The introduction of the three-centered two-electron delocalized bond invoked in the non-classical picture of the 2-norbornyl cation allowed chemists to explore a whole new realm of chemical bonds. Chemists were eager to apply the characteristics of hypovalent electronic states to new and old systems alike (though several got too carried away).[6] One of the most fundamentally important concepts that emerged from the intense research focused around non-classical ions was the idea that electrons already involved in sigma bonds could be involved with reactivity. Though filled pi orbitals were known to be electron donors, chemists had doubted that sigma orbitals could function in the same capacity. The non-classical description of the 2-norbornyl cation can be seen as the donation of an electron pair from a carbon-carbon sigma bond into an empty p-orbital of carbon 2. Thus this carbocation showed that sigma-bond electron donation is as plausible as pi-bond electron donation.[25][26]

The intense debate that followed Brown’s challenge to non-classical ion proponents also had a large impact on the field of chemistry. In order to prove or disprove the non-classical nature of the 2-norbornyl cation, chemists on both sides of the debate zealously sought out new techniques for chemical characterization and more innovative interpretations of existing data.[27] One spectroscopic technique that was further developed to investigate the 2-norbornyl cation was nuclear magnetic resonance spectroscopy of compounds in highly acidic media.[1] Comparisons of the 2-norbornyl cation to unstable transition states with delocalized electronic states were often made when trying to elucidate whether the norbornyl system was stable or not. These efforts motivated closer investigations of transition states and vastly increased the scientific community’s understanding of their electronic structure.[27] In short, vigorous competition between scientific groups led to an extensive research and a better understanding of the underlying chemical concepts.


The 2-norbornyl cation can be made by a multitude of synthetic routes. These routes can be grouped into three different classes: σ Formation, π Formation, and Formation by Rearrangement. Each of these is discussed separately below.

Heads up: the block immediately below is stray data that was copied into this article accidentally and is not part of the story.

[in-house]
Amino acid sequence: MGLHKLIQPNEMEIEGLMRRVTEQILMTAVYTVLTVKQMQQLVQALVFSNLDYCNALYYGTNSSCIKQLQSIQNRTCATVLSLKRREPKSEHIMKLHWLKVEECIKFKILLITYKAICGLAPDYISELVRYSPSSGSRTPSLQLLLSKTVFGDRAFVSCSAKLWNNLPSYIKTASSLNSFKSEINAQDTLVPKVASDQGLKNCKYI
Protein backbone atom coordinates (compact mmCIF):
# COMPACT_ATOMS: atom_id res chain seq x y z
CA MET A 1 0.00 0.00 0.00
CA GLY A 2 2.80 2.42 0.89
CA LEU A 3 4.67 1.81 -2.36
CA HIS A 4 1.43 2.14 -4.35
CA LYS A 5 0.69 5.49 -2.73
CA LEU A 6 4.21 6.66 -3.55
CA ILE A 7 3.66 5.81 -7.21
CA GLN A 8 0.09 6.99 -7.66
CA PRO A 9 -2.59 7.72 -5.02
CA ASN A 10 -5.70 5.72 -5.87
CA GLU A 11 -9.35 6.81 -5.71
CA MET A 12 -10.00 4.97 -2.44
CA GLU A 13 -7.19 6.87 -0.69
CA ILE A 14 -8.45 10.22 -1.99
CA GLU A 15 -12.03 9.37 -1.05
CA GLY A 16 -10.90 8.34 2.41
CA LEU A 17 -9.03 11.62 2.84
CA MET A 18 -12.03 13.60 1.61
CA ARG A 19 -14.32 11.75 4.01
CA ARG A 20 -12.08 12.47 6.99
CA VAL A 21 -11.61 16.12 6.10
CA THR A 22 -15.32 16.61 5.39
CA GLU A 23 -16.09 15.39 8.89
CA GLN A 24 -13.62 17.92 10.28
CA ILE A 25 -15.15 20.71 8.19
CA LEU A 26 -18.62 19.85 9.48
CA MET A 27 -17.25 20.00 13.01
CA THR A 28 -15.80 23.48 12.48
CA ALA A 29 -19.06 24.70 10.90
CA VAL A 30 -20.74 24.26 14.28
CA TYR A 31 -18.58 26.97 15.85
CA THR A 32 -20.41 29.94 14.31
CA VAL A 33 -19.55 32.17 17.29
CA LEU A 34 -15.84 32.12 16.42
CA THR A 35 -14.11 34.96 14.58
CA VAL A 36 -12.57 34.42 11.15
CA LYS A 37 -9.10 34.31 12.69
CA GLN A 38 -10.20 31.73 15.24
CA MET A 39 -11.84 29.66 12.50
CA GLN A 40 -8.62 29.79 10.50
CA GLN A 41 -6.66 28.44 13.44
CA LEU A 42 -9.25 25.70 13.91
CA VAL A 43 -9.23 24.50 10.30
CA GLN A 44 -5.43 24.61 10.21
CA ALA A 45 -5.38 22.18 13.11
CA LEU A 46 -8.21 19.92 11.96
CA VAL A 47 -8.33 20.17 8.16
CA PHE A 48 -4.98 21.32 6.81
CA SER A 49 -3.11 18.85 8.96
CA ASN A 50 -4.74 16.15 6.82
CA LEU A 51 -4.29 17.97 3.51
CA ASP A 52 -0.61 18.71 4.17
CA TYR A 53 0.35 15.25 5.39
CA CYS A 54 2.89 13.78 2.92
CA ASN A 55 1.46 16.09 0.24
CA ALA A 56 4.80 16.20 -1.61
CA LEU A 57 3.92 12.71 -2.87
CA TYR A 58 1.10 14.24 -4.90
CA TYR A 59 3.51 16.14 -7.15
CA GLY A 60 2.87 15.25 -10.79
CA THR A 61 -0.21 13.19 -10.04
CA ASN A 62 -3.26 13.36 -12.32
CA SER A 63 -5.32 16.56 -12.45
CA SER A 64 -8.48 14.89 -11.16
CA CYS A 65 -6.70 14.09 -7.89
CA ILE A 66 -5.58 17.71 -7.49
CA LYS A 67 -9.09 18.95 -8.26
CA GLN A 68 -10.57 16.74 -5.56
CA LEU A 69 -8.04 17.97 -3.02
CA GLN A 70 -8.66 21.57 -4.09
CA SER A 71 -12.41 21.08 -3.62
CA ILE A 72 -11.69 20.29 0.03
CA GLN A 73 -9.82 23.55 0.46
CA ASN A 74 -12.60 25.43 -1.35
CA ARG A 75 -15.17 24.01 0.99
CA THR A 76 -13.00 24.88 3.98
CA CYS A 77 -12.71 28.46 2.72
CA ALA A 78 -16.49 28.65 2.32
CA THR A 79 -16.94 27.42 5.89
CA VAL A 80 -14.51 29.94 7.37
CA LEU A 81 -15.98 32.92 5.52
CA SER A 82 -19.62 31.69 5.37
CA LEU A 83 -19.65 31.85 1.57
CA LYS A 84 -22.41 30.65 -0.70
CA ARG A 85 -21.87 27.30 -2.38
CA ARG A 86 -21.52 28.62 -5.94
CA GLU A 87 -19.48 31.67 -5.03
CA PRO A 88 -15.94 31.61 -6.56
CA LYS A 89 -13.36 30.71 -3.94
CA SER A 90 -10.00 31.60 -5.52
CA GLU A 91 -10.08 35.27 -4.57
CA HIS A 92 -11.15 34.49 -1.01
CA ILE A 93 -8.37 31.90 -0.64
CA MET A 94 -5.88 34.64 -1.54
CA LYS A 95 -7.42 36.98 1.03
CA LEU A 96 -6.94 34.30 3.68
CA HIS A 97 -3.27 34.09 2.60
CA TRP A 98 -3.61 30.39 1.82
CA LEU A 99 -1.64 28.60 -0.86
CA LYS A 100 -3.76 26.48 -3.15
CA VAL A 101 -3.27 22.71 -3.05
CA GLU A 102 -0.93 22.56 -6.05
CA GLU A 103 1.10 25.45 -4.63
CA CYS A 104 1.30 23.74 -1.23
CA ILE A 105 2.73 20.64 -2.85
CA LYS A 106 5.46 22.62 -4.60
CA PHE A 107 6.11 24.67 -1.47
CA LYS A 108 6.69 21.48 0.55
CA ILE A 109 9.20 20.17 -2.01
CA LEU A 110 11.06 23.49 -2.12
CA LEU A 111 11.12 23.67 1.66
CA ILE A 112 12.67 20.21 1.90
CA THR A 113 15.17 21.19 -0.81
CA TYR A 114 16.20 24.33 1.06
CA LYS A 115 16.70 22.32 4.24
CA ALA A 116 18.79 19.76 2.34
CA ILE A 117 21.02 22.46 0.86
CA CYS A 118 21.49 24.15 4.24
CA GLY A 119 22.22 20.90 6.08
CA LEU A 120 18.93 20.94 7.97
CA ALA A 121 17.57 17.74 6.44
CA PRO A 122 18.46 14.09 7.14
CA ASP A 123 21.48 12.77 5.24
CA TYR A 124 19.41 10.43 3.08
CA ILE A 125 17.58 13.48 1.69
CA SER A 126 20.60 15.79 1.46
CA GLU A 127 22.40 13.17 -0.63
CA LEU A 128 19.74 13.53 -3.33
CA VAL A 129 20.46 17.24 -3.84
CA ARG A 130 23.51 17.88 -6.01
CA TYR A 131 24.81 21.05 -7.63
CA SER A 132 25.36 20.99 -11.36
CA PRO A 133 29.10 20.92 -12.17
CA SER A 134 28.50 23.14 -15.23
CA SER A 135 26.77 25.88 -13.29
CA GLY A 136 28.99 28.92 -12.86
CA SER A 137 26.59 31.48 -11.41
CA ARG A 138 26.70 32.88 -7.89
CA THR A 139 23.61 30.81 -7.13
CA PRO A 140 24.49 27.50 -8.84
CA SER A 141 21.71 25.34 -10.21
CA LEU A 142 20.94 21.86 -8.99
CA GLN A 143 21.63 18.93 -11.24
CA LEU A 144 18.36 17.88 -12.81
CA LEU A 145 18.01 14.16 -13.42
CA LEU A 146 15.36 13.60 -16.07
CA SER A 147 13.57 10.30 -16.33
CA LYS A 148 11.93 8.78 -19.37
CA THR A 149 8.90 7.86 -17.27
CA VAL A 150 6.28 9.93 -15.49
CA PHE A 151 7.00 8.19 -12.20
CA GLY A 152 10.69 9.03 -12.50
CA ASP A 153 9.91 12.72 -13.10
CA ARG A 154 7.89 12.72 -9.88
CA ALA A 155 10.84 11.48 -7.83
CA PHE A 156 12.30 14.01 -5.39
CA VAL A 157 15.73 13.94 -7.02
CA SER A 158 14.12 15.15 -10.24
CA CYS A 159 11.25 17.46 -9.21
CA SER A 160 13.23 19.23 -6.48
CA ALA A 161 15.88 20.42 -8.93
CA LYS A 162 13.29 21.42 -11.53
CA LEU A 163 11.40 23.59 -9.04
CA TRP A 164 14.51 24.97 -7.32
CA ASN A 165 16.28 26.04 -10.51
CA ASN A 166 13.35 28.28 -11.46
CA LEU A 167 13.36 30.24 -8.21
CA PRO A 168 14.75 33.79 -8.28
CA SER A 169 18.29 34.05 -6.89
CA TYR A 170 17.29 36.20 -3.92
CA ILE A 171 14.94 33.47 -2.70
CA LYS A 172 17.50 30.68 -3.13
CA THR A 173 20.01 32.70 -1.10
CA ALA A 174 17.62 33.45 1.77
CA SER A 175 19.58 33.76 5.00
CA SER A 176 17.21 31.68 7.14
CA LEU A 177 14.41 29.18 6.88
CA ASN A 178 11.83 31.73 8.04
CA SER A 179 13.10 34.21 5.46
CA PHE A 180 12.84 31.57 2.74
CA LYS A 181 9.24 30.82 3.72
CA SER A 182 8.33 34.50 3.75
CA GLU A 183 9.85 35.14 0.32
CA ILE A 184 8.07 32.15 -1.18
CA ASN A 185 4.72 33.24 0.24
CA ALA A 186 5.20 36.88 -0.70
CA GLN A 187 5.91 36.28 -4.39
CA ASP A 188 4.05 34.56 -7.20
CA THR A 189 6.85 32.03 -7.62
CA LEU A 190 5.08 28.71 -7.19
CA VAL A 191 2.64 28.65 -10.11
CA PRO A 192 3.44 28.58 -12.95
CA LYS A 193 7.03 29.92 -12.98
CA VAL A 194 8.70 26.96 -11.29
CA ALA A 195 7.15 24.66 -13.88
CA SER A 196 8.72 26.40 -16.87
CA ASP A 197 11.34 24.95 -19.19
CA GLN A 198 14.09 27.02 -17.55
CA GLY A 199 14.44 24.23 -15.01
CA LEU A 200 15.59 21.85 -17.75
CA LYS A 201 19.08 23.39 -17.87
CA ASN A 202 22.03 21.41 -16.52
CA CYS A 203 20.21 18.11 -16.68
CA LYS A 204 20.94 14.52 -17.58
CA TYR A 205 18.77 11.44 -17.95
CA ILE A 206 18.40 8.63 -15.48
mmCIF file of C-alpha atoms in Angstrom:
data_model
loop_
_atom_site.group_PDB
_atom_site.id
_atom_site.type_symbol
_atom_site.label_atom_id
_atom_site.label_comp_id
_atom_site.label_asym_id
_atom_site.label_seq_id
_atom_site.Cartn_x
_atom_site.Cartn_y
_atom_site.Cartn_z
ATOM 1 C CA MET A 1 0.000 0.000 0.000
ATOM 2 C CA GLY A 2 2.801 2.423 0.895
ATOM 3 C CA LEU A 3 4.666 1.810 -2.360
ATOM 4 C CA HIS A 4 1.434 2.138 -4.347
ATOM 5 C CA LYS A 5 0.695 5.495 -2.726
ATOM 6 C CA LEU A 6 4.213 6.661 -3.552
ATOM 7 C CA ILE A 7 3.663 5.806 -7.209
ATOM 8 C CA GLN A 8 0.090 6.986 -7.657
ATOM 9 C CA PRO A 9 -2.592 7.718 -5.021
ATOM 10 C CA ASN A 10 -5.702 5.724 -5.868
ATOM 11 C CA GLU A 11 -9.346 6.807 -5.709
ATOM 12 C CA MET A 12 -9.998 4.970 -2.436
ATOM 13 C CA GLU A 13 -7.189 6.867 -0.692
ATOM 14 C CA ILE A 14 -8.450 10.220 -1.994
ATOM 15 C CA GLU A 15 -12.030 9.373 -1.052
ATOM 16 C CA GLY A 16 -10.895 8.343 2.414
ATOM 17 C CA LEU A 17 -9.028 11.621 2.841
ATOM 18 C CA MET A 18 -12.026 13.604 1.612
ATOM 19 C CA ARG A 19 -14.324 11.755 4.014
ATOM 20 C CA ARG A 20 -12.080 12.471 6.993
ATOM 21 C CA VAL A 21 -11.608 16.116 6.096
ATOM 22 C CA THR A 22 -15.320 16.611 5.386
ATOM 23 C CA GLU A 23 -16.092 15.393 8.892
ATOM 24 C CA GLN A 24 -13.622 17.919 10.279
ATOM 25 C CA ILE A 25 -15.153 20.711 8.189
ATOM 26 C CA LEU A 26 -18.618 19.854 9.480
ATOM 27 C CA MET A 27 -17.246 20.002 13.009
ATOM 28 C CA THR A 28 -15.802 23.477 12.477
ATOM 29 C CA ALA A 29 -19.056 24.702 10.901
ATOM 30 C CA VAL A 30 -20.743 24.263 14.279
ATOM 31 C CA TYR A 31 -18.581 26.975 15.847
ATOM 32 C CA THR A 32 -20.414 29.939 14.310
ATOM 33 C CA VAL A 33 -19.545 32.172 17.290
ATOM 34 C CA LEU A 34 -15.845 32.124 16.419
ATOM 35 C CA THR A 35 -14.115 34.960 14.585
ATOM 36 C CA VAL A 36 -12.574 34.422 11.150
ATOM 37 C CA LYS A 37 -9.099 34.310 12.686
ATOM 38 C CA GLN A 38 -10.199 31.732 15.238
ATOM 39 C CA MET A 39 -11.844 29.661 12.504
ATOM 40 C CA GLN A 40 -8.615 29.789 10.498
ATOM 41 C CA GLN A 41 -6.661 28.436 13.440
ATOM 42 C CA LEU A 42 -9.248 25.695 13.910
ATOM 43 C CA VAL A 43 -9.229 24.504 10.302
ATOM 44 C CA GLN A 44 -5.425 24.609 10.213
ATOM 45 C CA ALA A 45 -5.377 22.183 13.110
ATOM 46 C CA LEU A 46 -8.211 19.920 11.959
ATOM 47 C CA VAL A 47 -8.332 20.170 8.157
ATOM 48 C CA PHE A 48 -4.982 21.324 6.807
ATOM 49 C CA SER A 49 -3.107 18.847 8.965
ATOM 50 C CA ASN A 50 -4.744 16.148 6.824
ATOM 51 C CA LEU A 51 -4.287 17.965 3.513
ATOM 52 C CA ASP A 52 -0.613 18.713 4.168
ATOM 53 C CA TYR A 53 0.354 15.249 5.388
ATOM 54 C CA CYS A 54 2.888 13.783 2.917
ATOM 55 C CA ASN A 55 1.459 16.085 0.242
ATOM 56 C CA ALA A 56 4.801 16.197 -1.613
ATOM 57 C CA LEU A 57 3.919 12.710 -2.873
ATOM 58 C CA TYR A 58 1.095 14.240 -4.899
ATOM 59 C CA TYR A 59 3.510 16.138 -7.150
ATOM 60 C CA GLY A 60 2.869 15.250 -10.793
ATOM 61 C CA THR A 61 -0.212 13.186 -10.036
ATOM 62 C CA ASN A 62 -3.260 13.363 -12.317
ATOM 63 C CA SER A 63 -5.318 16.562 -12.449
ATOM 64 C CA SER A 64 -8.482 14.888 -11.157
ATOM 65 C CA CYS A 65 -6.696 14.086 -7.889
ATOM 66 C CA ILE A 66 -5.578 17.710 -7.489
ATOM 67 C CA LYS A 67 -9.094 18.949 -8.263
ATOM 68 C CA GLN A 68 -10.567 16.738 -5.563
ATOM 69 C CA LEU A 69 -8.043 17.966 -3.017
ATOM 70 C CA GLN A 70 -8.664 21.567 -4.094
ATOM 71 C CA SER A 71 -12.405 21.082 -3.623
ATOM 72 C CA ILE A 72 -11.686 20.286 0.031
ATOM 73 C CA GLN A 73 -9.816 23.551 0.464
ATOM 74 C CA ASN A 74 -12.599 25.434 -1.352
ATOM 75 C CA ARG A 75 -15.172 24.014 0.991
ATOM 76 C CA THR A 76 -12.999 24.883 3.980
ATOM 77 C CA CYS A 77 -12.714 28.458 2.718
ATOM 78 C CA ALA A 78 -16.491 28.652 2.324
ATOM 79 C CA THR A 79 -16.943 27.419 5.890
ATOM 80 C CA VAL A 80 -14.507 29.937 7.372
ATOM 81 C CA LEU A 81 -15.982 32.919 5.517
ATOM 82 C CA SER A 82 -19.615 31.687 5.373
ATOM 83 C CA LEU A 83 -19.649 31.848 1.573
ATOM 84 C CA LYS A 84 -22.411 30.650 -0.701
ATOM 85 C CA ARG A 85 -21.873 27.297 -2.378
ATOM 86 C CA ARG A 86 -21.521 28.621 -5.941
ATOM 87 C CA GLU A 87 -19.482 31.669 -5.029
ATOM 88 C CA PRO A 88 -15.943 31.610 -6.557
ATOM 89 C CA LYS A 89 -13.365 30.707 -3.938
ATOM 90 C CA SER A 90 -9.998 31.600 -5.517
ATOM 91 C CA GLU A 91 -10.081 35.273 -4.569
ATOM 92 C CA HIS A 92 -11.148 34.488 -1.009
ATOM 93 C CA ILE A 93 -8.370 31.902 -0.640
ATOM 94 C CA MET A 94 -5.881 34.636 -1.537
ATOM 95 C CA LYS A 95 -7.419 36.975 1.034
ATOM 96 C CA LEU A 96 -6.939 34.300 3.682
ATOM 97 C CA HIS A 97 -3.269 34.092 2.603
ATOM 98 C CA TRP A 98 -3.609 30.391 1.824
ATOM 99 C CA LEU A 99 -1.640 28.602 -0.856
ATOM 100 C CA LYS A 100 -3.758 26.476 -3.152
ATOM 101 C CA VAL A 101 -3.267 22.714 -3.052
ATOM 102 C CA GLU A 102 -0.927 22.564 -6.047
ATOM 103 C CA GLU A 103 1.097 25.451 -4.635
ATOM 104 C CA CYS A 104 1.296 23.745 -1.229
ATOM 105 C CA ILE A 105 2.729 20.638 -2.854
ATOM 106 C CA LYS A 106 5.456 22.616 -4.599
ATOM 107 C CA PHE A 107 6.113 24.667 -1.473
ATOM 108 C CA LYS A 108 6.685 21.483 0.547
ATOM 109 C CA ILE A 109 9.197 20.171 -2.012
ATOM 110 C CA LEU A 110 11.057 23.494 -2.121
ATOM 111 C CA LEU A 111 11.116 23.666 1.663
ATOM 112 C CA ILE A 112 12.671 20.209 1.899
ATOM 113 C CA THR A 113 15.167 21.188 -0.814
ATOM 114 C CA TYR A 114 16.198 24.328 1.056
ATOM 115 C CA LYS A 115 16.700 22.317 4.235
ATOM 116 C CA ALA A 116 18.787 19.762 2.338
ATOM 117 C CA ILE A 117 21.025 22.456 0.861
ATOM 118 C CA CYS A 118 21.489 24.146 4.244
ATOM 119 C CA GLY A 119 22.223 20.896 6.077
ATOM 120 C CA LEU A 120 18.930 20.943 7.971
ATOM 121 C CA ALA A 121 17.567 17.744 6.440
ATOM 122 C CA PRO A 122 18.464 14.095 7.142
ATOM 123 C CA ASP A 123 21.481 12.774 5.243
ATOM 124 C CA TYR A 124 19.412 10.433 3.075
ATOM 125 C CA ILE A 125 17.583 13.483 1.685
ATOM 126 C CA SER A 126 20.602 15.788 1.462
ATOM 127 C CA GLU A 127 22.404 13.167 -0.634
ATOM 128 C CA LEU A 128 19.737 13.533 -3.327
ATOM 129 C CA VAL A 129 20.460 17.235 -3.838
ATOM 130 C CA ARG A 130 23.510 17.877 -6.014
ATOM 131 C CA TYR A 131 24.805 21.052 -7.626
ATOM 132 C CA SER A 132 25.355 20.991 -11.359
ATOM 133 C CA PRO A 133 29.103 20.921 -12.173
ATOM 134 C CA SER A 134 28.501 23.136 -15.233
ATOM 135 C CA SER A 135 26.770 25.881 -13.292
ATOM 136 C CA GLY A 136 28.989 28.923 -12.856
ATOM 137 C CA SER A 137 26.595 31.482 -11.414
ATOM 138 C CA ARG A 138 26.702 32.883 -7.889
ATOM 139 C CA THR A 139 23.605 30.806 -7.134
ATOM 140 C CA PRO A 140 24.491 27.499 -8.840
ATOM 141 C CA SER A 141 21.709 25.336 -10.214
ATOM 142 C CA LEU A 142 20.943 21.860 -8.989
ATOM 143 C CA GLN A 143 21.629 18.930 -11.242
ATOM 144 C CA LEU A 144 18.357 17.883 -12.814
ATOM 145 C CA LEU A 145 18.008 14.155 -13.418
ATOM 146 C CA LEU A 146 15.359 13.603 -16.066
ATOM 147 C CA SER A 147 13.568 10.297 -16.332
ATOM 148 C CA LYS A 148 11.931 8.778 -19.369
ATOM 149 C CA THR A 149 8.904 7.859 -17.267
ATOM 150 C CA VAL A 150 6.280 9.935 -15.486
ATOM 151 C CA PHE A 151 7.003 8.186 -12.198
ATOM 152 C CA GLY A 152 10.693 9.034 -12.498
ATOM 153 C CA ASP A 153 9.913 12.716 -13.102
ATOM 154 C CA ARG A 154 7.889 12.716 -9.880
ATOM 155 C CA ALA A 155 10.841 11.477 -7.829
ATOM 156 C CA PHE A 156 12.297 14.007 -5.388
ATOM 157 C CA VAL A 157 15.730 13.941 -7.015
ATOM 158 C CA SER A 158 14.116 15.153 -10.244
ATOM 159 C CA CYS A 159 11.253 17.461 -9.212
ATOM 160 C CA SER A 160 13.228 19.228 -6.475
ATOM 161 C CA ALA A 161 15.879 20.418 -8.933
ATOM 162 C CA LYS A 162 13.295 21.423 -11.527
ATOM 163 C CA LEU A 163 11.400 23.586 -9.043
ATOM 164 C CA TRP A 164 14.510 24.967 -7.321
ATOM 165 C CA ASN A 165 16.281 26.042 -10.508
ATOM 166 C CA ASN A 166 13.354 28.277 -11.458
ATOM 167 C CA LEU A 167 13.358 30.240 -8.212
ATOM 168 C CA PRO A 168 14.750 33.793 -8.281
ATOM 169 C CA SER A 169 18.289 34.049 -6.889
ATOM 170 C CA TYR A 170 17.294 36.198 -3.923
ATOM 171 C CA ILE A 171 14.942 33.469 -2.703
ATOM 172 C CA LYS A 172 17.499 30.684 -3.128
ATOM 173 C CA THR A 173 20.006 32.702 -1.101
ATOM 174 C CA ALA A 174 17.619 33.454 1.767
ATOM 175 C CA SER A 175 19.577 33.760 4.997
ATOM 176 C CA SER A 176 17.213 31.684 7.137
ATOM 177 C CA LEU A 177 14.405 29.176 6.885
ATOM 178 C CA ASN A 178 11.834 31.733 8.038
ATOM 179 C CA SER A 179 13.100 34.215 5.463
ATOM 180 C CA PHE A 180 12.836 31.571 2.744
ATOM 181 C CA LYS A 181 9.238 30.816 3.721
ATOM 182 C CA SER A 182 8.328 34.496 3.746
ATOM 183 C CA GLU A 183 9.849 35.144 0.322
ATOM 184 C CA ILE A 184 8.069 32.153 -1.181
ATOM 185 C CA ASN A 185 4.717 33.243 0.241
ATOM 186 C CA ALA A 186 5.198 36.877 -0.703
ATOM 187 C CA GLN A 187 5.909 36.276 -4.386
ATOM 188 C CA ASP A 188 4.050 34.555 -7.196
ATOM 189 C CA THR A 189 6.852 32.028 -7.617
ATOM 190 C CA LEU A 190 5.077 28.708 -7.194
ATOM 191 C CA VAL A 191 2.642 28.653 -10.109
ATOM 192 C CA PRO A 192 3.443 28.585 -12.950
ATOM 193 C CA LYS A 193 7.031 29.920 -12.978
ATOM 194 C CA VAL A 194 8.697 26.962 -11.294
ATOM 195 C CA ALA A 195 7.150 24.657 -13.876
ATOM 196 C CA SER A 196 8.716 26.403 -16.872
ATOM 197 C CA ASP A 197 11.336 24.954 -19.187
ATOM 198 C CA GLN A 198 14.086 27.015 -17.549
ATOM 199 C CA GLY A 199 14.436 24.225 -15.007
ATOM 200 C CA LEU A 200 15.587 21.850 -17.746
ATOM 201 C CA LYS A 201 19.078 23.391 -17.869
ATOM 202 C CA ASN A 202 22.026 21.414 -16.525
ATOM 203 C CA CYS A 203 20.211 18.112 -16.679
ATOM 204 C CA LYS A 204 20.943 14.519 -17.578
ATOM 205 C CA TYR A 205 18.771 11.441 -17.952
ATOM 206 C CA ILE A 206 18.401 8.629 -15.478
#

Figure 8: LG=Leaving Group; Green coloring indicates the bond from which electrons are being donated. Red coloring indicates the bond that is being broken and the electrons involved in that bond. (a) The two main routes to the 2-nobornyl cation are the σ route (top) and the π route (bottom). (b) The σ route involves electrons from the σ bonding orbital between carbons 1 and 6 being donated into the σ* anti-bonding orbital between carbon 2 and the leaving group. (c) The π route involves electrons from the π bonding orbital between carbons 1 and 2 being donated into the σ* anti-bonding orbital between carbon 6 and the leaving group.

σ formationEdit

The starting material for this route is a norbornane derivative with a good leaving group in position 2. If the leaving group is on the exo- face, electron density from the σ bond between carbons 1 and 6 is donated into the σ* antibond between carbon 2 and the leaving group (see Figure 8b).[28]

If the leaving group is on the endo- face, the leaving group first leaves on its own. Then electron density from the σ bond between carbons 1 and 6 is donated into the resulting empty atomic orbital on carbon 2. However, this formation route is much slower than that of the exo- isomer because the σ bond cannot provide anchimeric assistance for the first step, making the activation energy to the first transition state much higher. Additionally, if there is a high concentration of reactive electrophiles in the reaction mixture, formation of a newly substituted norbornane derivative may preclude non-classical ion formation.[19][29]

An example of this formation route is the reaction that led Winstein and Trifan to propose the delocalized structure of the 2-norbornyl cation. 2-norbornyl tosylates and brosylates form the 2-norbornyl cation through this route as an intermediate towards solvolysis.[19]